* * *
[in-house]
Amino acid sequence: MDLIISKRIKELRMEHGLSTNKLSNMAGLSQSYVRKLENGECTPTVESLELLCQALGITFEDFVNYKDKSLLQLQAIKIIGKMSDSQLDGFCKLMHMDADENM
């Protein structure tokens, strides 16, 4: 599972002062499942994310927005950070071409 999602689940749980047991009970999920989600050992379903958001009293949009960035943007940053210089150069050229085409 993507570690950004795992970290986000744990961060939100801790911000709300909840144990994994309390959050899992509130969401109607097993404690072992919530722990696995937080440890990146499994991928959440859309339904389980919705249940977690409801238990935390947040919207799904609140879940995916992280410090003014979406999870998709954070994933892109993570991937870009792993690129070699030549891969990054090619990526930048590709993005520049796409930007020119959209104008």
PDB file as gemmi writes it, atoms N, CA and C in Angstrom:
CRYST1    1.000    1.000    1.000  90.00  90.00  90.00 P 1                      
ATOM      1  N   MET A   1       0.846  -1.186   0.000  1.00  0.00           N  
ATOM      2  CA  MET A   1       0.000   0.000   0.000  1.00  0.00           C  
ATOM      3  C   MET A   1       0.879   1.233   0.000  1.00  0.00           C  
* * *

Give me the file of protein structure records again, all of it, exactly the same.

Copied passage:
[in-house]
Amino acid sequence: MDLIISKRIKELRMEHGLSTNKLSNMAGLSQSYVRKLENGECTPTVESLELLCQALGITFEDFVNYKDKSLLQLQAIKIIGKMSDSQLDGFCKLMHMDADENM
């Protein structure tokens, strides 16, 4: 599972002062499942994310927005950070071409 999602689940749980047991009970999920989600050992379903958001009293949009960035943007940053210089150069050229085409 993507570690950004795992970290986000744990961060939100801790911000709300909840144990994994309390959050899992509130969401109607097993404690072992919530722990696995937080440890990146499994991928959440859309339904389980919705249940977690409801238990935390947040919207799904609140879940995916992280410090003014979406999870998709954070994933892109993570991937870009792993690129070699030549891969990054090619990526930048590709993005520049796409930007020119959209104008």
PDB file as gemmi writes it, atoms N, CA and C in Angstrom:
CRYST1    1.000    1.000    1.000  90.00  90.00  90.00 P 1                      
ATOM      1  N   MET A   1       0.846  -1.186   0.000  1.00  0.00           N  
ATOM      2  CA  MET A   1       0.000   0.000   0.000  1.00  0.00           C  
ATOM      3  C   MET A   1       0.879   1.233   0.000  1.00  0.00           C  